But are Christians just arbitrarily assigning this necessary existence to God? I don’t think so. First, again, this is exactly the sort of Being we’re trying to demonstrate exists. Second, there are potentially other “things” which exist by the nature of their being, such as mathematical principles. Physical objects or properties, though, are not necessary beings, but are contingent beings. The reason for their existence is some external cause.

Premise 2: If the universe has a reason for its existence, then that reason is God.

At first glance this seems like a bold claim, but we are not yet describing what this God is like. The argument isn’t saying, the reason for the existence of the universe is the Christian God, but God in a more general sense, as some self-existence, necessary Being. If the universe includes all contingent physical/temporal reality, then we must look outside the universe for some ultimate Reason, which theists describe as God.

Premise 3: The universe exists. No objections here, I presume.

Premise 4: Therefore, the universe has a reason for its existence.

This premise logically follows from 1 and 3. If everything that exists has a reason for its existence, and the universe exists, then the universe has a reason for its existence.

Here, or perhaps at premise 2, one could object that if God exists by the necessity of His existence, why couldn’t we say that the universe exists by the necessity of its existence? Or, to put it another way, some might argue that the premise “everything that exists has a reason for its existence” applies to everything in the universe, but not the universe itself.

My first observation is that in doing this, the atheist ascribes a divine attribute to the universe – self-existence. It might be hard at this point to differentiate between a necessary self-existent Universe from the self-existent God of the Leibniz cosmological argument, except that perhaps one is impersonal and one is personal.

Second, its hard to see how a materialist or naturalist is warranted in ascribing this self-existence to the universe. If everything they see in the universe is contingent, then on what basis would the summation of all those things, be necessary? And, if the universe is not the summation of all things in the universe, but more than the universe, then aren’t we just using Universe as a different word for God?

Therefore, the explanation of the reason of the universe is God (following from 2 and 4)

It logically follows, then, that the reason, or explanation, or cause, of the universe is God.


The Leibniz Cosmological Argument provides a strong demonstration of some ultimate, self-existent, necessary being which we call God, but it doesn’t go much further. If this was all we had, we could be left with the Deist conception of God, that Being which “wound up”  the universe and then stepped away.

But when combined with the Moral Argument we can learn more about this Necessarily Existing Being, as a Personal and perfectly good Law Giver.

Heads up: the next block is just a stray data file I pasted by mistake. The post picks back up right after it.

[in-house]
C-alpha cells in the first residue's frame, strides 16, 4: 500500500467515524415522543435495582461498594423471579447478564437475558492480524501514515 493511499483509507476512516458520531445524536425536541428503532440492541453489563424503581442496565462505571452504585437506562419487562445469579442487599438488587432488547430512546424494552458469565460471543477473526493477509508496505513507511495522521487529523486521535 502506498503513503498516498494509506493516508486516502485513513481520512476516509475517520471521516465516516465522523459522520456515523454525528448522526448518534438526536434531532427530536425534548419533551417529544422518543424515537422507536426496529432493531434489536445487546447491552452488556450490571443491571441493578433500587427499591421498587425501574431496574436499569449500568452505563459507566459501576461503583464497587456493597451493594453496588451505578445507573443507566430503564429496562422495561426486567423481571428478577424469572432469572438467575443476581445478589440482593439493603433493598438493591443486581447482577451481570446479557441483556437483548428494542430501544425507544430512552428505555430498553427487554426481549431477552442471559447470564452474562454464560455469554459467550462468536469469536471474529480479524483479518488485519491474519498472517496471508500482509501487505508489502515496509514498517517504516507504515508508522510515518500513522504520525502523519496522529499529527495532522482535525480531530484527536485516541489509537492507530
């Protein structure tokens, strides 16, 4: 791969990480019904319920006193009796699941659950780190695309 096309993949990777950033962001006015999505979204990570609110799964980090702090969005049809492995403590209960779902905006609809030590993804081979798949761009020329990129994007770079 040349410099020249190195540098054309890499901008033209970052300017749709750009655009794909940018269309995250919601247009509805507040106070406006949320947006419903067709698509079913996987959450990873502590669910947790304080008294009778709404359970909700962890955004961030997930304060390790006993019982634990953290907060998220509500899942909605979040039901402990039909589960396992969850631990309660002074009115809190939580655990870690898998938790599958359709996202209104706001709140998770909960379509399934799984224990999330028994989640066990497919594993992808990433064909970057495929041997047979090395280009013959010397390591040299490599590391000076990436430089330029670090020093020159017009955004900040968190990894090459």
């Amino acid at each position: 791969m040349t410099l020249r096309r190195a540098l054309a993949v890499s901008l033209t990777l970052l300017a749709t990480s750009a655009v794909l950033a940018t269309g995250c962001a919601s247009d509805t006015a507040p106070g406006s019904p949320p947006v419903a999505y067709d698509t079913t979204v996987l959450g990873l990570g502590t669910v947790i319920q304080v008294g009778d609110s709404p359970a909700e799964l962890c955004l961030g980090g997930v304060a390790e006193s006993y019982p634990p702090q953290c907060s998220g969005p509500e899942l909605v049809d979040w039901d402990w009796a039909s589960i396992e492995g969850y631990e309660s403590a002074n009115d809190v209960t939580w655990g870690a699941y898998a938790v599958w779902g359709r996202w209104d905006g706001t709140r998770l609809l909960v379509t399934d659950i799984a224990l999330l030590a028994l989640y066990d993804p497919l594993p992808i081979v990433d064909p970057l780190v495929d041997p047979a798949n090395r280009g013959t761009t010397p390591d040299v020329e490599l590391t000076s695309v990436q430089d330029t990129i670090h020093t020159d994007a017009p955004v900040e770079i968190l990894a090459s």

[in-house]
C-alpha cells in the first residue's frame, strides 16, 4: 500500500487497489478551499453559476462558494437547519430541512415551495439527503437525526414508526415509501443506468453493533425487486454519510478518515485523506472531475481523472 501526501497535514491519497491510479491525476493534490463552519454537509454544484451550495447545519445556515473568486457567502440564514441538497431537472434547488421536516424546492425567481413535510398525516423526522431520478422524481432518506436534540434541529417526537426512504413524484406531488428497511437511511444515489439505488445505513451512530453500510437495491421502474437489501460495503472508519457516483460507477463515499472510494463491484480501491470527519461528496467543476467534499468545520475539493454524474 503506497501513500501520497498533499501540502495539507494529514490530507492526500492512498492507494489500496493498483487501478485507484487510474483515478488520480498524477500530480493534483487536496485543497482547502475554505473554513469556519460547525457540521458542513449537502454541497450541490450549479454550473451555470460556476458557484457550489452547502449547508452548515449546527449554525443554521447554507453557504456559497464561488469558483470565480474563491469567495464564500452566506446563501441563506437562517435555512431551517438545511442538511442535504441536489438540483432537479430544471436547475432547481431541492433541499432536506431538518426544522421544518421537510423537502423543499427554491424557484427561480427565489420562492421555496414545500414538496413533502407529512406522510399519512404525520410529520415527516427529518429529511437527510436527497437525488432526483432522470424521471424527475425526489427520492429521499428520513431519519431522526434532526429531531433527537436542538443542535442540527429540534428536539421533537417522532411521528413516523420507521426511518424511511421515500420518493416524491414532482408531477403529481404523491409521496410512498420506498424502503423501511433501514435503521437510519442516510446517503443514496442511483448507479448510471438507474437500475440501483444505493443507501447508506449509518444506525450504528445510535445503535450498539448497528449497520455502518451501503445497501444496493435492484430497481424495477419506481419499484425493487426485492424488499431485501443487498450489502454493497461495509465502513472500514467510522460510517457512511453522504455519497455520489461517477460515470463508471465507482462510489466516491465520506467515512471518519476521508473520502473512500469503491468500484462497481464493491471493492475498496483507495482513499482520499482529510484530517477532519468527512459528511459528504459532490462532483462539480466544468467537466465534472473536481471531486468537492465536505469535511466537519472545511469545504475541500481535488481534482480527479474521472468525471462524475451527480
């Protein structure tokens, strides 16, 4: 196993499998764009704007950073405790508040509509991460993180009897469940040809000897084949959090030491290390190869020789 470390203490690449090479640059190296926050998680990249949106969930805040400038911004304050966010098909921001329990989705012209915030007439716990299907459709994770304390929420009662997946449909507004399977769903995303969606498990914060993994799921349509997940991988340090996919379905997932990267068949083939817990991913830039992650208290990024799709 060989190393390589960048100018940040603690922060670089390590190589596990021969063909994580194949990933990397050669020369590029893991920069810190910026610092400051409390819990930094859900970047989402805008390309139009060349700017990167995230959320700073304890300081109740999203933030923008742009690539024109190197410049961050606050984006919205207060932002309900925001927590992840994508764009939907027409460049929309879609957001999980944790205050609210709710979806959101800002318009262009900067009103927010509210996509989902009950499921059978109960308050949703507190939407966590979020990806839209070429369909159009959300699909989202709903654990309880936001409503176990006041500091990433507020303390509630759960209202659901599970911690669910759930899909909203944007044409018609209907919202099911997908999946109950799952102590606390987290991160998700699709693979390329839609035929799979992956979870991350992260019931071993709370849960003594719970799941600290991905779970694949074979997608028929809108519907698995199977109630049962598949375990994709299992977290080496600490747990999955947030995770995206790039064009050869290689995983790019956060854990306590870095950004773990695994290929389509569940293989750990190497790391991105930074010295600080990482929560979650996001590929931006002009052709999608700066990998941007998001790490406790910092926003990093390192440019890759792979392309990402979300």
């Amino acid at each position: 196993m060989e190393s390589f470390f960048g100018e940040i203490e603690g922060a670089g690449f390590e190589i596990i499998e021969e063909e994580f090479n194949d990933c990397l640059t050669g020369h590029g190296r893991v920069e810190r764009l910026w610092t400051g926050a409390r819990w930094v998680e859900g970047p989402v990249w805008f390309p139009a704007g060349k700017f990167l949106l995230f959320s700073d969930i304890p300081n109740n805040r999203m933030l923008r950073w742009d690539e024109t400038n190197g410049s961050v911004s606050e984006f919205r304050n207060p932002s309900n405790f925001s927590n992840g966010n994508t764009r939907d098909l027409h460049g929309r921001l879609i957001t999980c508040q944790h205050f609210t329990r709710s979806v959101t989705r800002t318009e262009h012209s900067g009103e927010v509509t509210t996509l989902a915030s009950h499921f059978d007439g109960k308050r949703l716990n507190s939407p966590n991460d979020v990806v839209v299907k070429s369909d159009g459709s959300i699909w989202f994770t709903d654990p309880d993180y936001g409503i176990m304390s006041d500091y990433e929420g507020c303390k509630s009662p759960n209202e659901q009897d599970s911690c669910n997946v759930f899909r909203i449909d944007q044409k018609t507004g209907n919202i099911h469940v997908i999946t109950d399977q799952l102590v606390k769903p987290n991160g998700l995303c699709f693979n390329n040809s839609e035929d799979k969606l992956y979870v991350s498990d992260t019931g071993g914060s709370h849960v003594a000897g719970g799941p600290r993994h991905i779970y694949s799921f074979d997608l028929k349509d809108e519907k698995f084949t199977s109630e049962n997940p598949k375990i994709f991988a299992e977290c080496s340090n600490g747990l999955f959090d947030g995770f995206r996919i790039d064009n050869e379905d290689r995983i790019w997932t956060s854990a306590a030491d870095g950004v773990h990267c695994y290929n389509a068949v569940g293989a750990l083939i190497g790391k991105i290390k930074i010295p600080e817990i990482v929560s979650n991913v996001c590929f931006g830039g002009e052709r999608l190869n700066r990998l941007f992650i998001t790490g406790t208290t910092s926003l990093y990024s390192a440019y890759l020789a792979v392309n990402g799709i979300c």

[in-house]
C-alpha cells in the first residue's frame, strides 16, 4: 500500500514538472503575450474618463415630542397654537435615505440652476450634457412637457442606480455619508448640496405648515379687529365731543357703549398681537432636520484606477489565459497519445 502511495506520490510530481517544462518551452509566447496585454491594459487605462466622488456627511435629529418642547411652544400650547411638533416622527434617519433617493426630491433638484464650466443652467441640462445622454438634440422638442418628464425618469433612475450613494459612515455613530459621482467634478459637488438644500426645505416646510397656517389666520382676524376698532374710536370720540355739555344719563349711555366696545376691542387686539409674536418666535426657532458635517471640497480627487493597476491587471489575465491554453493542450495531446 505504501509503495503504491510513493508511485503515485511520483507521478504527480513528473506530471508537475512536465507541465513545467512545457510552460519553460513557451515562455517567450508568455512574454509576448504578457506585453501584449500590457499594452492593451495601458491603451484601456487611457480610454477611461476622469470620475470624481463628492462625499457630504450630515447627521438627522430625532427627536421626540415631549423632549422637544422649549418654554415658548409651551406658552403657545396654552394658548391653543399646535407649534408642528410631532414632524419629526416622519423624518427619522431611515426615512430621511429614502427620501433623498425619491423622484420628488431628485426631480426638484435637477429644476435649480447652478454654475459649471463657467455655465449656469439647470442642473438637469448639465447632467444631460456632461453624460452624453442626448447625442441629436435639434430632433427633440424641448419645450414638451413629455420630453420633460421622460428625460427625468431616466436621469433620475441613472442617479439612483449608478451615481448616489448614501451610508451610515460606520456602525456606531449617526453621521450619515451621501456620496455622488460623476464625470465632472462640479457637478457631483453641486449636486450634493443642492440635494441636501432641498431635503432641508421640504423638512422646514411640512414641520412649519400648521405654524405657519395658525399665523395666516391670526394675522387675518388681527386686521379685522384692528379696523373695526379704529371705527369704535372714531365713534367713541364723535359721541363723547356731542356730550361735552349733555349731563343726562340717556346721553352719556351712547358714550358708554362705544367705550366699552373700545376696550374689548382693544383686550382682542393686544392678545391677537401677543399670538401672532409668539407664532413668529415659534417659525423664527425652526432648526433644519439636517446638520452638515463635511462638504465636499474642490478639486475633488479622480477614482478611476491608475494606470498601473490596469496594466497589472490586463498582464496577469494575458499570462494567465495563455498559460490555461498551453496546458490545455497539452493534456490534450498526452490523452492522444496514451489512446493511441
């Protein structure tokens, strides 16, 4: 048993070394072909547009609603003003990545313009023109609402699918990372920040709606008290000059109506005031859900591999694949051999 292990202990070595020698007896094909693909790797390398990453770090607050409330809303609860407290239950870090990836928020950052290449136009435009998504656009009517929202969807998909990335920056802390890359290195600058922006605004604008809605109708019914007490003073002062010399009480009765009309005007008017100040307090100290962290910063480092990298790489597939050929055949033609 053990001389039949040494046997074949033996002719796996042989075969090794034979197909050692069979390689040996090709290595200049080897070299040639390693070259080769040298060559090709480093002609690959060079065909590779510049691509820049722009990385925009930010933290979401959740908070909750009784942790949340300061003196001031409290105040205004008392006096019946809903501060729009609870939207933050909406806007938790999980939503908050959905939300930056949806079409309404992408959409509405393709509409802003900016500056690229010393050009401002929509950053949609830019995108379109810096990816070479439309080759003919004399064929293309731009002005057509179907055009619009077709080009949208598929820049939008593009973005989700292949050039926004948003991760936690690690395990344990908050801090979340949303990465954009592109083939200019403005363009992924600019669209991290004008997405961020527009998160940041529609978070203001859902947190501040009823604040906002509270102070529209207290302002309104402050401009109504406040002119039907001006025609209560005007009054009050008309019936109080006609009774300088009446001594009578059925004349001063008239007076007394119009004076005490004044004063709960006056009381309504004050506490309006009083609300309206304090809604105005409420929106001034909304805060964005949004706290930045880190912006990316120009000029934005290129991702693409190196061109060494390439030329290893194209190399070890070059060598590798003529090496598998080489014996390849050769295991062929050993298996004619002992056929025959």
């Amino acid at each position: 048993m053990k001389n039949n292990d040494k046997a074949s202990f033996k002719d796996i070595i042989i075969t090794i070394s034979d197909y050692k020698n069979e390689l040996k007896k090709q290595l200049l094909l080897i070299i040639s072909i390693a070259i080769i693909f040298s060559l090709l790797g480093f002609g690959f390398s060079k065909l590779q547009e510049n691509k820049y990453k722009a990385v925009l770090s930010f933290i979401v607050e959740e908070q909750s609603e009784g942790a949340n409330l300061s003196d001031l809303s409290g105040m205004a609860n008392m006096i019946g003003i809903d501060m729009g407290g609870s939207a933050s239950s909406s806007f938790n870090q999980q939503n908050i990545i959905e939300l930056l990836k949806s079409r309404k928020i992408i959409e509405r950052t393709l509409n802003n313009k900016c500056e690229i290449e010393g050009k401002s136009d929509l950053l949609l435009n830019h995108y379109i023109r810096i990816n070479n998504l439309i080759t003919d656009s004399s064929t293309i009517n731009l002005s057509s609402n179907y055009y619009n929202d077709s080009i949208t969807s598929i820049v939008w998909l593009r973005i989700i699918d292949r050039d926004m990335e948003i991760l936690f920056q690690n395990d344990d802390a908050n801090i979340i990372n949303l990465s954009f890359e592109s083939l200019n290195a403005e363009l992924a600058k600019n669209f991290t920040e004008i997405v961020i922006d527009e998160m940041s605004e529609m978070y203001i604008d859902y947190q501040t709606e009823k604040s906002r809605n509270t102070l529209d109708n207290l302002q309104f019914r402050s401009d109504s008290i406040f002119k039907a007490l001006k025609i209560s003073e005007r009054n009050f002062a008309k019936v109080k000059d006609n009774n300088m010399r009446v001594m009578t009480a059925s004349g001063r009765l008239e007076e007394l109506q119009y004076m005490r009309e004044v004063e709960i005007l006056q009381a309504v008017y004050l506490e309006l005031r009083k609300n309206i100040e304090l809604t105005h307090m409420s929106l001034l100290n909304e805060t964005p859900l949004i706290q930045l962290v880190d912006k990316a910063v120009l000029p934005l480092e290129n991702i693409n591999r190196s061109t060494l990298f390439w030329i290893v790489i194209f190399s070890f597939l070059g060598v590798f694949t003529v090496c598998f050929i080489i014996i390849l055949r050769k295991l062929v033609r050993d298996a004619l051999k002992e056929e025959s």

Up next… the Kalam Cosmological Argument

Book Recommendation

On Guard: Defending Your Faith with Reason and Precision

Does God Exist? The Moral Argument

On March 7, I’m going to be starting a Facebook Live series: “Is Christianity True?” The intent of series is to explore the truth of Christianity. The schedule for the series is as follows:

March 7 – Does God exist? The Moral Argument

March 14 – Does God exist? The Cosmological Argument

March 21 – Can God be known and is the Bible reliable?

March 28 – Did Jesus rise from the dead?

April 4 – How could a good God allow suffering?

April 11 – Has science disproved religion?

April 18 – Is religion harmful?

April 25 – Q & A

If you’re interested in following the series, “Like” the Facebook page Wyoming Park Bible Fellowship and be prepared to tune in on the dates above, from 7:15 – 7:45.

The most basic question one must answer, not only the Christian, but anyone, is this: Does God exist? There are strong reasons to believe that He does, and the two most compelling reasons, at least for me, are the first two topics of this series: The Moral Argument and The Cosmological Argument. The Moral Argument reasons that if an objective Moral Law exists, a moral Lawgiver must also exist. The Cosmological Argument reasons that there must be a source or origin outside the universe, an unmoved Mover or Creator. The Moral Argument reasons from moral intuitions and the Cosmological from philosophy and, to a large degree, from science.

The Moral Argument

I start with the Moral Argument. I take as my two primary sources C.S. Lewis’s Mere Christianity, book 1, and William Lane Craig’s Reasonable Faith: Christian Truth and Apologetics, chapter 4. Each frame the argument a little differently, but Craig’s approach is more systematic, so I adopt his outline.

The Moral Argument can be framed as follows:

  • If God does not exist, objective moral values and duties do not exist.
  • Objective moral values and duties do exist.
  • Therefore, God exists

Step 1: If God does not exist, objective moral values and duties do not exist.

What do we mean by “objective moral values and duties”? By objective we mean that something is right or wrong, good or evil, independently of what people think or perceive. For instance, if the Nazi’s had successfully killed or brainwashed everyone who disagreed with their worldview, would the Holocaust still be evil? A person who believes in objective moral values, believes that, even if no one recognized it as such, the Holocaust would still be evil.

The question remains, then, if God does not exist, could this still be true? Could we find the Holocaust objectively evil? There are two primary worldviews we must consider here, the Naturalist (or Materialist) worldview, and the Theistic worldview. By Naturalist, I mean, the belief that there is nothing outside of our material universe, that there is not God or Lawgiver.